You appear not to understand what the State is. The State is the juridical and moral person that exercises God-given civil authority over a given populace in a given territory. State and populace are not co-terminous. That the State as a person confesses Christ does not mean that each person under the State must be forced to confess Christ.

“Ummm... I don't recall that one. Chapter and verse, your Eminence?”

It is entirely possible that I am reading too much into the Holy Father’s speech, but here is the citation anyway:

“But in reality, like every ideology, secularism imposes a world-view. If God is irrelevant to public life, then society will be shaped in a godless image. When God is eclipsed, our ability to recognize the natural order, purpose, and the “good” begins to wane.”
(http://cardinalpole.blogspot.com/2008/10/secular-liberal-democracy-vs.html)

 
At Wednesday, December 03, 2008 6:06:00 pm , Blogger Cardinal Pole said...

Part 2)

“How can a State "confess" anything?”

Though the State cannot be baptised and receive the virtue of Faith, it can make a judgment of reason that God exists, that Christ is God and that the Catholic Church is His Church.

“We are the original "headless state"”

You misunderstand what I mean by ‘head’ compared to ‘heart’. By head I mean intellect, and that the State can make rational decisions is manifest.

“But the Reign of Christ becomes "Social" through the Church.”

False. Christ reigns over every society, whether public or private, natural or supernatural.

“The reign of Christ most emphatically
DOES NOT come through the State.”

In my first-ever post I pointed out that the Social Reign of Christ and the Confessional State are not co-terminous, but that the latter provides the conditions in which the former is most likely to flourish.

“Think about it, man: "Thy kingdom come" - is that a prayer that you really expect to be answered by the STATE????”

Not answered by, but certainly assisted by.

“thus far this sounds like Luther's two kingdoms doctrine”

It is also the doctrine enunciated by Leo XIII.

“And it is curious that you see things in this light, because you presume a separation of Church and State in order to say that in "mixed matters" (whatever they may be - who decides?) the Church can then trump the State.”

I presume a distinction, not a separation. Mixed matters are things like marriage and education.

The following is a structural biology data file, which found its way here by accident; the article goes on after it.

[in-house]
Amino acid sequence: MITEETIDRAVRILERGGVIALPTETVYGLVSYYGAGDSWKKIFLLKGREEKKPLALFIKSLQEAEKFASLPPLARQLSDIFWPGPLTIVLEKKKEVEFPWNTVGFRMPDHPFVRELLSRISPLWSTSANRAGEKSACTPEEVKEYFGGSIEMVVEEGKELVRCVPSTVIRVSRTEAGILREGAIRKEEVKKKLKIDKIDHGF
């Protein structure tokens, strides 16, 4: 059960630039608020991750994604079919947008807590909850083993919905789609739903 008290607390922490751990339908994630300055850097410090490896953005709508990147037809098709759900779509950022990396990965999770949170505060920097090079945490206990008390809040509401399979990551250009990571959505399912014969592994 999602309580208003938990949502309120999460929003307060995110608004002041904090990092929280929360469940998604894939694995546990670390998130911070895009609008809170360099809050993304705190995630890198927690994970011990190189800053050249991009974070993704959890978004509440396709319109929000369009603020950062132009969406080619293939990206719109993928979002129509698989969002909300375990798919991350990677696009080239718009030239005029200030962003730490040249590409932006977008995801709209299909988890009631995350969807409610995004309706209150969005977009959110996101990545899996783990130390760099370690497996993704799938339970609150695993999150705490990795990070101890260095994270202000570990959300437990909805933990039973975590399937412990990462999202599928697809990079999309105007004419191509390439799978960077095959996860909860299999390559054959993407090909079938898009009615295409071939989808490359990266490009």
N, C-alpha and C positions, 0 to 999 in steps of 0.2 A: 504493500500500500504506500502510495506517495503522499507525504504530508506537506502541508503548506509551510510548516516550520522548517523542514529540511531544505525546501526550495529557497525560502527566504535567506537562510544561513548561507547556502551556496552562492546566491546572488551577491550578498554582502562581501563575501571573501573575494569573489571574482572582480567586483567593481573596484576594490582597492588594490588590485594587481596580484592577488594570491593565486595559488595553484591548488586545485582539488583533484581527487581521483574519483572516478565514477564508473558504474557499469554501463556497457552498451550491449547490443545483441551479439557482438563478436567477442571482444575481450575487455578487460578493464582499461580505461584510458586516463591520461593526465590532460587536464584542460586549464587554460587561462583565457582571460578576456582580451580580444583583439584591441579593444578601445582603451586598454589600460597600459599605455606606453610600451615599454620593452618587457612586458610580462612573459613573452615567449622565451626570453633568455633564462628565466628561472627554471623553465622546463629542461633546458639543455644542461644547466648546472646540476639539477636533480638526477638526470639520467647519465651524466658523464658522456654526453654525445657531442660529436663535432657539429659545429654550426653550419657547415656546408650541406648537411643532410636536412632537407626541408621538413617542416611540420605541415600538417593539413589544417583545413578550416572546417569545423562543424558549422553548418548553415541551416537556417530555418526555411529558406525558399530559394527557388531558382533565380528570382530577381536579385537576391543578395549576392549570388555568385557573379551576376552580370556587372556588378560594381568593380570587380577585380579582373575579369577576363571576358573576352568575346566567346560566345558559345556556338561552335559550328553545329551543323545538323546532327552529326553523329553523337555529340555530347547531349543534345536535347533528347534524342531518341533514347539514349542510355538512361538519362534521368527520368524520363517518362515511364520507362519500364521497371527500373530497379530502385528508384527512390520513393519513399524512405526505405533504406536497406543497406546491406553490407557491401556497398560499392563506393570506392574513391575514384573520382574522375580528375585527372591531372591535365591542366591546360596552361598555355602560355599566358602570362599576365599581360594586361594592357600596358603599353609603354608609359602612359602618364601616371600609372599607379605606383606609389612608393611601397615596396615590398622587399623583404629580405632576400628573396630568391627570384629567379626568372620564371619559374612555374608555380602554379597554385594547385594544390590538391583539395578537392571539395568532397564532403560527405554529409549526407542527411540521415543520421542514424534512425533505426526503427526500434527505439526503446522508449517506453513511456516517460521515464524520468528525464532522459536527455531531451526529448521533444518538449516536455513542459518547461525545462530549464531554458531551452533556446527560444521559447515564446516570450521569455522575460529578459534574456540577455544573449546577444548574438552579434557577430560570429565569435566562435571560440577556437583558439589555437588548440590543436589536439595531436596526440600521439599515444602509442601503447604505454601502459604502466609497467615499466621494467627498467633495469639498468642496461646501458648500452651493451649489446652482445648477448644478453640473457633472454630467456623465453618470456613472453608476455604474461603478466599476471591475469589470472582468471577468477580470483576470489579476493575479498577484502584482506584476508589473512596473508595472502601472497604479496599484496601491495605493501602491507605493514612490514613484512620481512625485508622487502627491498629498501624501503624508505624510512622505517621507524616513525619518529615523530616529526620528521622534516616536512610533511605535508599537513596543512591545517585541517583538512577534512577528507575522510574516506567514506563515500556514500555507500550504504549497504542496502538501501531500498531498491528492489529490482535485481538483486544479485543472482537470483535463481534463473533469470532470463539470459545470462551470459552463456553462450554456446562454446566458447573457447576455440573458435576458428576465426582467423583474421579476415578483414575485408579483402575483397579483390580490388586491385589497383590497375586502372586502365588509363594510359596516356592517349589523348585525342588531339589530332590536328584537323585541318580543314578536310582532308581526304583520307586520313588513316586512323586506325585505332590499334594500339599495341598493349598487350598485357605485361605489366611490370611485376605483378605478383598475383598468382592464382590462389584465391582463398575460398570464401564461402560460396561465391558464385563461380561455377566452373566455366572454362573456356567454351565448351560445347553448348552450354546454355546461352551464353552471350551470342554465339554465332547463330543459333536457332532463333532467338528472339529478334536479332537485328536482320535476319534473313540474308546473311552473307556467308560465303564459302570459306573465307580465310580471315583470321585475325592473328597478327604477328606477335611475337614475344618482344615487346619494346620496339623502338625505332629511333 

At Wednesday, December 03, 2008 6:11:00 pm , Blogger Cardinal Pole said...

Part 3) (last part)
I presume a distinction, not a separation. Mixed matters are things like marriage and education.

“But whatever Innocent III might have thought about this or that "sword"”

If I recall correctly, Innocent III refuted certain misinterpretations of Unam Sanctum at a consistory shortly after publishing it. See the footnote to it in Denzinger.

“This is where Jesus' admonition to "turn the other cheek" comes in”

That Scriptural reference is not concerned with the State.

“IOW, if you are interpreting "the traditional Catholic teaching on the moral duty of individuals and societies toward the true religion and the one Church of Christ" to mean that the social doctrine of the Church is supportive of what has been called a "Catholic Confessional State", I think you are seriously, seriously mistaken.”

Nonsense. A cursory glance at fifteen hundred years of teaching and practice and as written down by the nineteenth- and early-twentieth century Popes when the prevailing teaching and practice began to be overthrown tells us otherwise.

 
At Wednesday, December 03, 2008 8:22:00 pm , Blogger Joshua said...

Let us now begin to read together relevant extracts from the Encyclical Letter Quas Primas of Pope Pius XI, issued 11th Dec. 1925 (and so very timely to read given its impending anniversary):

******

17. It would be a grave error, on the other hand, to say that Christ has no authority whatever in civil affairs, since, by virtue of the absolute empire over all creatures committed to him by the Father, all things are in his power. Nevertheless, during his life on earth he refrained from the exercise of such authority, and although he himself disdained to possess or to care for earthly goods, he did not, nor does he today, interfere with those who possess them. Non eripit mortalia qui regna dat caelestia.